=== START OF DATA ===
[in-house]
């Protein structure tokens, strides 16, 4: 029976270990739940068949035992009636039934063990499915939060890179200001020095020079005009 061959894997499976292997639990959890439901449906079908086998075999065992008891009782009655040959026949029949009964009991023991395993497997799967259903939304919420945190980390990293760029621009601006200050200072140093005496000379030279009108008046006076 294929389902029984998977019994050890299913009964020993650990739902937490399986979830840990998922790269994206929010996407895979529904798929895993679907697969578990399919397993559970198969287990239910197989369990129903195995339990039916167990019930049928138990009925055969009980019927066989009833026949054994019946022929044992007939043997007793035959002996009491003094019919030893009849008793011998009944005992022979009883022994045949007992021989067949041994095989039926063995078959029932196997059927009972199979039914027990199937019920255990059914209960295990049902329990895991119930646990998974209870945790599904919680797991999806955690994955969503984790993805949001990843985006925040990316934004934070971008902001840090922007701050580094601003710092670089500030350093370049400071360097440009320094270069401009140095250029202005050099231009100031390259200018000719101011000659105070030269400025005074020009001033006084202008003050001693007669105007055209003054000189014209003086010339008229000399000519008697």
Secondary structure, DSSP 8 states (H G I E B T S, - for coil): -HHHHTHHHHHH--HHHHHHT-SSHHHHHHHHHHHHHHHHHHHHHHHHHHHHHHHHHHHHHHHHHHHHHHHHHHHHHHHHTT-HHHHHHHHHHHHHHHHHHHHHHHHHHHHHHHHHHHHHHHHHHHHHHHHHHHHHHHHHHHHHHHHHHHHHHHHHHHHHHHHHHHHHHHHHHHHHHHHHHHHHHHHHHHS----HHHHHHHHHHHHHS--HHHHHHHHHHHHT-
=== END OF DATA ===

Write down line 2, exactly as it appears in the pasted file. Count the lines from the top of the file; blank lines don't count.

């Protein structure tokens, strides 16, 4: 029976270990739940068949035992009636039934063990499915939060890179200001020095020079005009 061959894997499976292997639990959890439901449906079908086998075999065992008891009782009655040959026949029949009964009991023991395993497997799967259903939304919420945190980390990293760029621009601006200050200072140093005496000379030279009108008046006076 294929389902029984998977019994050890299913009964020993650990739902937490399986979830840990998922790269994206929010996407895979529904798929895993679907697969578990399919397993559970198969287990239910197989369990129903195995339990039916167990019930049928138990009925055969009980019927066989009833026949054994019946022929044992007939043997007793035959002996009491003094019919030893009849008793011998009944005992022979009883022994045949007992021989067949041994095989039926063995078959029932196997059927009972199979039914027990199937019920255990059914209960295990049902329990895991119930646990998974209870945790599904919680797991999806955690994955969503984790993805949001990843985006925040990316934004934070971008902001840090922007701050580094601003710092670089500030350093370049400071360097440009320094270069401009140095250029202005050099231009100031390259200018000719101011000659105070030269400025005074020009001033006084202008003050001693007669105007055209003054000189014209003086010339008229000399000519008697």